it’s a shame about the weather

Tomorrow is Canada Day. It’s also Canada’s 150th birthday. Naturally, oodles of festivities are planned for this, and we, here in the Maritime provinces, will get three days of RAIN. The bad stuff has already moved in — the fog is pretty dense this morning. My husband’s son and girlfriend had planned to visit us … to go camping with their new tent trailer, but how much fun is that in pouring rain?! The visit has been postponed.

Yesterday, I was talking with my friend back home — the one who came to visit last summer — about how we, with age, seem to get more comfortable in our own skin, so to speak. I’ve thought about it from time to time, but it’s never been as evident as during my last trip to Sweden:

There are two, big department stores in Stockholm. One is old and very posh … comparable to, perhaps Harrod’s in London, U.K. or rather … Fortnum & Mason. The name is NK [Nordiska Kompaniet]. Over the years, when I’ve gone there, I’ve always had little bouts with some kind of inferiority complex. The people working there [mainly women] seemed to be so ‘perfect’ with their clothes and make-up … I felt like something the cat dragged in. I thought they looked snooty (probably all nice, sweet people). Three years ago, when I was there, I basically walked in and out again.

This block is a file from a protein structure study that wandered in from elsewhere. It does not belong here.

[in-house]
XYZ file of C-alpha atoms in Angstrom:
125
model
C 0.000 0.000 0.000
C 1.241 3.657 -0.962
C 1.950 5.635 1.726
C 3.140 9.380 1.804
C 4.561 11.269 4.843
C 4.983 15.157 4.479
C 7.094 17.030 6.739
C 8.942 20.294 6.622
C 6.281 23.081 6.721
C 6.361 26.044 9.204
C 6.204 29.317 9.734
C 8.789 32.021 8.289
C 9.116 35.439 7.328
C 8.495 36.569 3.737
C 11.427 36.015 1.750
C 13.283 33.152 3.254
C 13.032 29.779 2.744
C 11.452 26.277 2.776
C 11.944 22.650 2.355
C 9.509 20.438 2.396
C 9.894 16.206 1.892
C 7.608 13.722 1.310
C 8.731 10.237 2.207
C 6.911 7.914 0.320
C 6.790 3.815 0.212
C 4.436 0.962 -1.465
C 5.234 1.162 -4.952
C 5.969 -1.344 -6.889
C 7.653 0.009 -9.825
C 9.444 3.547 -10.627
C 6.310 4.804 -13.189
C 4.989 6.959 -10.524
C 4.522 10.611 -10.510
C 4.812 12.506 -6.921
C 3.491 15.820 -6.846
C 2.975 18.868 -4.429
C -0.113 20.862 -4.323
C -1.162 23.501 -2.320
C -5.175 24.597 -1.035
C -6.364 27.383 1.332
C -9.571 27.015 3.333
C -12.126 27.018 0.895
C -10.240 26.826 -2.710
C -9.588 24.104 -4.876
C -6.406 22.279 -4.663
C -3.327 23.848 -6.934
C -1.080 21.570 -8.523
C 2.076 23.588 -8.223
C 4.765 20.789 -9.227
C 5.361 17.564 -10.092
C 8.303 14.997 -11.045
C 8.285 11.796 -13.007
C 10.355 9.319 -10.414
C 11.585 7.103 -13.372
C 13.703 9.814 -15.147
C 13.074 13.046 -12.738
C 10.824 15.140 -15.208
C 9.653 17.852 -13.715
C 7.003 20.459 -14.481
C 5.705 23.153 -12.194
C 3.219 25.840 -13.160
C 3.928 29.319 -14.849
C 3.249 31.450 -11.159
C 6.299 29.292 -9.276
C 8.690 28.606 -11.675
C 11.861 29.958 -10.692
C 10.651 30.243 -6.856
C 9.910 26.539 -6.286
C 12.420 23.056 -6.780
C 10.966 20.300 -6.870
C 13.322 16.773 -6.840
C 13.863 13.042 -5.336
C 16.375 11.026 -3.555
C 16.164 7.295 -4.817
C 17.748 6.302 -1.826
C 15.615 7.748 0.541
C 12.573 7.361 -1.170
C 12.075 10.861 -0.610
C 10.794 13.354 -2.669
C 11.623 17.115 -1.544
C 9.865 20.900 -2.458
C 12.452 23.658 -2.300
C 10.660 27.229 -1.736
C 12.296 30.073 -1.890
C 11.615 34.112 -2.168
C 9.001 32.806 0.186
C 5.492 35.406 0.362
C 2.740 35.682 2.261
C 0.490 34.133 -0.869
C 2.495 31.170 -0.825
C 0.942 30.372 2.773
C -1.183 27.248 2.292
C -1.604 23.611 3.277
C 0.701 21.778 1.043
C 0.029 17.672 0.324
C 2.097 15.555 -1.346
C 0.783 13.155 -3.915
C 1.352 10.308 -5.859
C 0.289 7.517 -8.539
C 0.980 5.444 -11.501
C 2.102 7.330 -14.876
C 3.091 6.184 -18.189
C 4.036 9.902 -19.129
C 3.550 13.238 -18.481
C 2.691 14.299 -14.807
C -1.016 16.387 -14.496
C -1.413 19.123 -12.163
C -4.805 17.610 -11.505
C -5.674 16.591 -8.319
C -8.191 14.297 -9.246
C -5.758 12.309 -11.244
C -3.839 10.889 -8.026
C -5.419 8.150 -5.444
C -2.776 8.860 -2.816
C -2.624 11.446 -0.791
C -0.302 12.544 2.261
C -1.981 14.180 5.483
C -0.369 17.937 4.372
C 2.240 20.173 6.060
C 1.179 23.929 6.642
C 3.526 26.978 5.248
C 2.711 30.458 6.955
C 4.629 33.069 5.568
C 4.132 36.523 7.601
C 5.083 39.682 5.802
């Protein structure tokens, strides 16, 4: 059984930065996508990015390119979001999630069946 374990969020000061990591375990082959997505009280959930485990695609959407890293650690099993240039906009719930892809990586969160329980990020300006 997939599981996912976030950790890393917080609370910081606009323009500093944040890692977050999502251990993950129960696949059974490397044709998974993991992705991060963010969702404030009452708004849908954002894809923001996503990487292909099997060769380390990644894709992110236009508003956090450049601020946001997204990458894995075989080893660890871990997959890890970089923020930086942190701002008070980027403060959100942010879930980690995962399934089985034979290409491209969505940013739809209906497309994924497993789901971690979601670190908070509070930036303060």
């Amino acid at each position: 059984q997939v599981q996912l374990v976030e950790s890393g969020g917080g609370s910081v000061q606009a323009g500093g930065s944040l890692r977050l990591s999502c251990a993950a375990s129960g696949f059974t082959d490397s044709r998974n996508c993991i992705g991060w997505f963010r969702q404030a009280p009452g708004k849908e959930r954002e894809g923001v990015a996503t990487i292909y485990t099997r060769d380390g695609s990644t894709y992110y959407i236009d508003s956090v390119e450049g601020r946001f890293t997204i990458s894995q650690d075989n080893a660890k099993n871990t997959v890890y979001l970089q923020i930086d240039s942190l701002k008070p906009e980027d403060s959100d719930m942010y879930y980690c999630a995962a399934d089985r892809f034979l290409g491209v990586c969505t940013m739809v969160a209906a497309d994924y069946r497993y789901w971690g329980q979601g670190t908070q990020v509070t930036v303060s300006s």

This time, though … I seemed to have forgotten all about it! Didn’t have that feeling at all! I was there several times, browsed around, drooled in their porcelain department and also, of course in their fountain pen store.

Either, this comes with age, or I’ve must have gotten really far, working with my own ‘soul searching’. I’ve always been of the persuasion that I’m no better than anybody else, but, I’m no worse either. I guess that finally sunk in 🙂 The person in the pen store there was so nice, and we had discussions about fountain pens … nothing could have been farther from my thoughts than feeling inferior.